For example, images can be generated utilizing a MFE spectral processor as a high-performance subsystem in an inverse synthetic aperture radar (ISAR) imaging system 1. In this case, a radar image can be generated under conditions which do not allow a standard optical or visual image to be obtained. Thus, images can be obtained at night time, in all weather even though normally precluded by cloud cover and at ranges extended beyond the normal optical range. Since radar aircraft images are an important means of aircraft identification, whether used for civil or military recognizance, such radar signals, at extended ranges are highly desirable. Thus, an aircraft 2 provides an echo to a radio-frequency processing chain 3, which RF echo is then demodulated down to baseband by a converter 4. The baseband signal is sampled in unit 5 and digitized in unit 6, before being phase compensated in unit 8 and provided as the sampled complex signal X[n]t to the MFE spatial spectrum estimator 10, which can use an appropriately programmed general digital computer or digital signal processor (DSP) means. The MFE process is particularly suited to this application because the radar echo signals are modeled well as a series of point sources which arise from specific glint scatterers on the aircraft surface. In ISAR the motion of the object to be imaged is used synthetically to generate the radar aperture, while the transmitter-receiver system is usually kept fixed. Thus, one can gain physical insight into the ISAR process by viewing the system through the eyes of an observer sitting on the target to be imaged. To this observer, the transmitter/receiver system appears to be moving at the velocity -v t while emitting a series of N coherent pulses at a uniform pulse repetition rate 1/Tp. To the observer, the ISAR signals are indistinguishable from similar signals which would be generated from a fixed linear-phased array. The fixed array, in such an example, would have to be oriented in the direction of the relative philosophy, have a length Nvt Tp, with element spacing vt Tp, and be operated in a sequential firing mode.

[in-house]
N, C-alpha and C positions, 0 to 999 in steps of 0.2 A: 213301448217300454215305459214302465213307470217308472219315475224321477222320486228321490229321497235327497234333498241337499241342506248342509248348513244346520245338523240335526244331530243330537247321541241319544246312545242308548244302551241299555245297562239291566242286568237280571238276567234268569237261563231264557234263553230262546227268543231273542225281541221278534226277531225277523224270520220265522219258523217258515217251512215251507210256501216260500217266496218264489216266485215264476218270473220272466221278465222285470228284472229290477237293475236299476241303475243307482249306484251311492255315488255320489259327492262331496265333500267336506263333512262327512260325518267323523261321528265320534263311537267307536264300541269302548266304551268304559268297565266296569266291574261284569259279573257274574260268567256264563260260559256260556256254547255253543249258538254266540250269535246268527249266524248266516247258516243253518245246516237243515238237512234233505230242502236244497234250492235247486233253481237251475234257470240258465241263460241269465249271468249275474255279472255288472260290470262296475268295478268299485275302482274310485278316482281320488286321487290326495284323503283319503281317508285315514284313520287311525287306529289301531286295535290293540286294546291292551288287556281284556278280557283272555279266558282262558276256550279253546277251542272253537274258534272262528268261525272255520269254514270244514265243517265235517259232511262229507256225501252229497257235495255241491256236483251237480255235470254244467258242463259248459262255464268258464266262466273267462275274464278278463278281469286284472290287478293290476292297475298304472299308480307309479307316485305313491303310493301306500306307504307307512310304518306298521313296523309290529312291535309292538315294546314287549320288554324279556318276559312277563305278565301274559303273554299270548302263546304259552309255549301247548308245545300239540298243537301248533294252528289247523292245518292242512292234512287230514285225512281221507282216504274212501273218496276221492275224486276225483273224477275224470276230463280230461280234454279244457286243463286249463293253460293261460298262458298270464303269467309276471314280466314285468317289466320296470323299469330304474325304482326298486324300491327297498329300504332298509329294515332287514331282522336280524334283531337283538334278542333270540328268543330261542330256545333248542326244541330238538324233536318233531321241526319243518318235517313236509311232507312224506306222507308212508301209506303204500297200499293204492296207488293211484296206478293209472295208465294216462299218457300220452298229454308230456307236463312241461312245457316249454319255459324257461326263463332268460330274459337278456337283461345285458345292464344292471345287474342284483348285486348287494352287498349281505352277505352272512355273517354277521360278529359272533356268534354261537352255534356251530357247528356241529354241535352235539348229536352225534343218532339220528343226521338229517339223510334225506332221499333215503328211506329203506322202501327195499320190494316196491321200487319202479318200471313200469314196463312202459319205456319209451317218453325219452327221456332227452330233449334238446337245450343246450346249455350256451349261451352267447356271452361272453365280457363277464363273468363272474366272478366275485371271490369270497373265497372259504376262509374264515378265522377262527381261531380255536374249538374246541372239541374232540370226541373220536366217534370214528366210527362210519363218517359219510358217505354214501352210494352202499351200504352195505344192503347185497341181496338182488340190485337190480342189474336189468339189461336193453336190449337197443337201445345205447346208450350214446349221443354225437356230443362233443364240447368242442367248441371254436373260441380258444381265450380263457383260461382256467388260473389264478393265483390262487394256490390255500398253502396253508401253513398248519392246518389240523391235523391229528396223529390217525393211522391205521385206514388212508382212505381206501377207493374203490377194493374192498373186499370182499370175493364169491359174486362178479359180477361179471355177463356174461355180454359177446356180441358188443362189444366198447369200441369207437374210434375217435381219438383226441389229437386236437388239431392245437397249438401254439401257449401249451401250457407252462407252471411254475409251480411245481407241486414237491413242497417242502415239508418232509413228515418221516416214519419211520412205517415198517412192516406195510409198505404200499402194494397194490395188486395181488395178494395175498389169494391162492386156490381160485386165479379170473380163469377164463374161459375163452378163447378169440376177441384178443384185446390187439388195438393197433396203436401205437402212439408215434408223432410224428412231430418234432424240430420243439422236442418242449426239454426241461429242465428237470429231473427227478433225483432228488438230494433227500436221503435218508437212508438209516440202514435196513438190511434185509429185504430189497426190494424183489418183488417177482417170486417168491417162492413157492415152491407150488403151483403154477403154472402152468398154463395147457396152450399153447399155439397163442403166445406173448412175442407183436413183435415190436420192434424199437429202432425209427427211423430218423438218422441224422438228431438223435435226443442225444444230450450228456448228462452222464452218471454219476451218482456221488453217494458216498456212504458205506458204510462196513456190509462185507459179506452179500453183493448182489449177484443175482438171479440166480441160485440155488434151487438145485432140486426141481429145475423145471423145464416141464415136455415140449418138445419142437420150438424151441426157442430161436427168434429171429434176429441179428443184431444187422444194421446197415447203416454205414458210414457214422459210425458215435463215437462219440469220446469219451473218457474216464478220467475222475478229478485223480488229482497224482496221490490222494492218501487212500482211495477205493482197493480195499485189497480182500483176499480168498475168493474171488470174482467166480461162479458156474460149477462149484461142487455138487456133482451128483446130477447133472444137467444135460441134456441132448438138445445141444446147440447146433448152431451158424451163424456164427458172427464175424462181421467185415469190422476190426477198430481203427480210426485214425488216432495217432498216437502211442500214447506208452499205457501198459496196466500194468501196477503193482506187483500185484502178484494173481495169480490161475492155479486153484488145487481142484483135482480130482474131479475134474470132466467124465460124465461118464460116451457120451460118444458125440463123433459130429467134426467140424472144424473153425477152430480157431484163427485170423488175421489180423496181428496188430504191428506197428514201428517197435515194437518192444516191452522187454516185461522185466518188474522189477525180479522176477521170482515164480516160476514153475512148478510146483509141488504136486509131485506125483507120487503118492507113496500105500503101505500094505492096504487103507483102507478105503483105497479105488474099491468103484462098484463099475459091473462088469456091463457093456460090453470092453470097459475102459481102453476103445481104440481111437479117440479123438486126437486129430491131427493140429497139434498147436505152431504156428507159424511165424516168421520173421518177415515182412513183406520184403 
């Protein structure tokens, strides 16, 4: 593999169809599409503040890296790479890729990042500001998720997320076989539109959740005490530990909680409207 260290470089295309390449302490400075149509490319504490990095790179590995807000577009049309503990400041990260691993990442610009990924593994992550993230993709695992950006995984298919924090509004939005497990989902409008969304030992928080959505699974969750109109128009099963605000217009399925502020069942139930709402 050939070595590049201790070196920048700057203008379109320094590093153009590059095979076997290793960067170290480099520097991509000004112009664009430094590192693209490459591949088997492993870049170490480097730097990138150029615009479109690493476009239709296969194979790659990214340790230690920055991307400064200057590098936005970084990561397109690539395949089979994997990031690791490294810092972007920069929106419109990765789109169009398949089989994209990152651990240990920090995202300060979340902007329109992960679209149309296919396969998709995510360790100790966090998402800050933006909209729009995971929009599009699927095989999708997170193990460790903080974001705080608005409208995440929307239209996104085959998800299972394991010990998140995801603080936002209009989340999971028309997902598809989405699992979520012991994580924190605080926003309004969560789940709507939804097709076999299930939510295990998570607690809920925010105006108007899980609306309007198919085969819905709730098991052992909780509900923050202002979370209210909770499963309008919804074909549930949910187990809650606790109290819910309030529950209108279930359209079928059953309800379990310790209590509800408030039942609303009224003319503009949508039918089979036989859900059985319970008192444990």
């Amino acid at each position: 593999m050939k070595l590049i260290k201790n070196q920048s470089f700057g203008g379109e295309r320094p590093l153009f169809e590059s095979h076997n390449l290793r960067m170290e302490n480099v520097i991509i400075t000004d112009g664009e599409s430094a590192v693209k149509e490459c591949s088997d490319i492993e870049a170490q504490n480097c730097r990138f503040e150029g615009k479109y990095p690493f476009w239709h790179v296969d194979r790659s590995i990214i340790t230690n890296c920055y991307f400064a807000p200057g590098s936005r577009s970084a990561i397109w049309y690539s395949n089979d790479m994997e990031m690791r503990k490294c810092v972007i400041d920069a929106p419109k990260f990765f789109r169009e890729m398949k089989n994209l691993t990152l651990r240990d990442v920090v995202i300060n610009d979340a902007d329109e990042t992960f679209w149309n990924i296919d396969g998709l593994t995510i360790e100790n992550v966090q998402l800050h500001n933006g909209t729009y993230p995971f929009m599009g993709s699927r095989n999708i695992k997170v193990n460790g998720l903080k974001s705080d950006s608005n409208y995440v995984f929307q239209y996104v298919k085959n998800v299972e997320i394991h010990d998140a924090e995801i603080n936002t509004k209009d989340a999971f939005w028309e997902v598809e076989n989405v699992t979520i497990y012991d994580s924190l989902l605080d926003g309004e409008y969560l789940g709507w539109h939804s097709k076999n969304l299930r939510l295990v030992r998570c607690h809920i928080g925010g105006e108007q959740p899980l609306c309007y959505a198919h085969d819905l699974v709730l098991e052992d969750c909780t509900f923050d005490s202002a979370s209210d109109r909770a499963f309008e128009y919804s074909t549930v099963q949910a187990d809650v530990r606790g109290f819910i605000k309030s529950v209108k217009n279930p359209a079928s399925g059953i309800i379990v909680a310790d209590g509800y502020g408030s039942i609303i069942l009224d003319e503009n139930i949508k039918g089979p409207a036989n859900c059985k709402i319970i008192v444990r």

Such a system suffers from image aberration problems arising from sampled aperture systems when the object is not in the far field of the aperture. This is analogous to the experience almost everyone has had with photographs, where the images are distorted because of improper focussing. Out-of-focus blurring effects occur when the optical system transfer function does not properly compensate for the near-field terms in the phase of the scattered signal. The phase compensation necessary for focussing can usually be achieved by adjusting the lens position relative to the focal plane, along the optical axis. For relatively narrow band (temporal frequency) sources, the mathematical structure for image generation in the far-field of a uniformly sampled coherent aperture is identical to the mathematics of estimating the frequency spectrum of a uniformly-sampled coherent time series. A phase compensated near-field spatial imaging problem will therefore be reduced to the canonical structural form of a uniformly-sampled time-series. Therefore, images can be generated using either Fourier-based spectral estimation algorithms, such as the periodogram and the like, or by alternatively using one of the super-resolution matrix-based algorithms. The MFE method is particularly suited to this task, as it performs well for a source model of the type characterized by the radar echoes. Therefore, the resulting image will have finer resolution, at a lower signal-to-noise ratio, then would be otherwise usable or obtainable with hitherto, known methods.
In a first simulation study, a relatively simple simulation event was utilized with very high signal-to-noise ratios, in order to isolate incomplete/short data record effects. The complex input signal X[n]t consists of four complex sinusoids, with frequencies, given in terms of the Nyquist frequency fN, as f1 -0.30 fN, f2 =-0.10 fN, f3 =+0.30 fN and f4 =+0.32 fN. Utilizing a sampled aperture consisting of 32 samples, which corresponds to a Rayleigh resolution (in Nyquist frequency units) of 1/32=0.031, we will recover the four spectral components, including the two positive frequency components which have a spectral separation of only about 0.62 of the Rayleigh resolution. Initially, the total signal is taken as a combination of the source signal plus additional random noise (which we model as complex Gaussian white noise) and, in the example illustrated, provide all four signal components with the same complex amplitude, is the worst case for interference effects between adjacent signals. The results presented correspond to a p= 30th order predictive model. The MFE method is also effective for lower order models. At each stage in the recursion, the reflection coefficient is estimated on the basis of an MFE estimate rather than the conventional LMS estimate. It is important to note that the simulation results correspond to a single snapshot only; incoherent averaging has not been performed over multiple looks.